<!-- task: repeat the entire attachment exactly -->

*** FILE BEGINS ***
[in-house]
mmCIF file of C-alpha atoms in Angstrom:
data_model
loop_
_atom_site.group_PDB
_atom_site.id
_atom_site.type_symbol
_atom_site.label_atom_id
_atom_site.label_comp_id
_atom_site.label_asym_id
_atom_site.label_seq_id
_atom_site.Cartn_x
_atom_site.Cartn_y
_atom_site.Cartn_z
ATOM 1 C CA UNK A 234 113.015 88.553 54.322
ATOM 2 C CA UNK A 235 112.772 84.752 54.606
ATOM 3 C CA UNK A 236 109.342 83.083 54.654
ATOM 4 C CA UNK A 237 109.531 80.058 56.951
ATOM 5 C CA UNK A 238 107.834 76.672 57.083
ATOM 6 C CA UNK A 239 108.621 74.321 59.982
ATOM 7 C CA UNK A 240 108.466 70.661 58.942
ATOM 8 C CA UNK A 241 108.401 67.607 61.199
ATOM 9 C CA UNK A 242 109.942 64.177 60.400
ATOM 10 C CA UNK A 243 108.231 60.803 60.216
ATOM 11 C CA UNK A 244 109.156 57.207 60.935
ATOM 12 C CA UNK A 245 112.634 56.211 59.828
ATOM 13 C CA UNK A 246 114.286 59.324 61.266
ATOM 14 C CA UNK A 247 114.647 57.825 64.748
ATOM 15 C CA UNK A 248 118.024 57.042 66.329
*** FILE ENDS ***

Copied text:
[in-house]
mmCIF file of C-alpha atoms in Angstrom:
data_model
loop_
_atom_site.group_PDB
_atom_site.id
_atom_site.type_symbol
_atom_site.label_atom_id
_atom_site.label_comp_id
_atom_site.label_asym_id
_atom_site.label_seq_id
_atom_site.Cartn_x
_atom_site.Cartn_y
_atom_site.Cartn_z
ATOM 1 C CA UNK A 234 113.015 88.553 54.322
ATOM 2 C CA UNK A 235 112.772 84.752 54.606
ATOM 3 C CA UNK A 236 109.342 83.083 54.654
ATOM 4 C CA UNK A 237 109.531 80.058 56.951
ATOM 5 C CA UNK A 238 107.834 76.672 57.083
ATOM 6 C CA UNK A 239 108.621 74.321 59.982
ATOM 7 C CA UNK A 240 108.466 70.661 58.942
ATOM 8 C CA UNK A 241 108.401 67.607 61.199
ATOM 9 C CA UNK A 242 109.942 64.177 60.400
ATOM 10 C CA UNK A 243 108.231 60.803 60.216
ATOM 11 C CA UNK A 244 109.156 57.207 60.935
ATOM 12 C CA UNK A 245 112.634 56.211 59.828
ATOM 13 C CA UNK A 246 114.286 59.324 61.266
ATOM 14 C CA UNK A 247 114.647 57.825 64.748
ATOM 15 C CA UNK A 248 118.024 57.042 66.329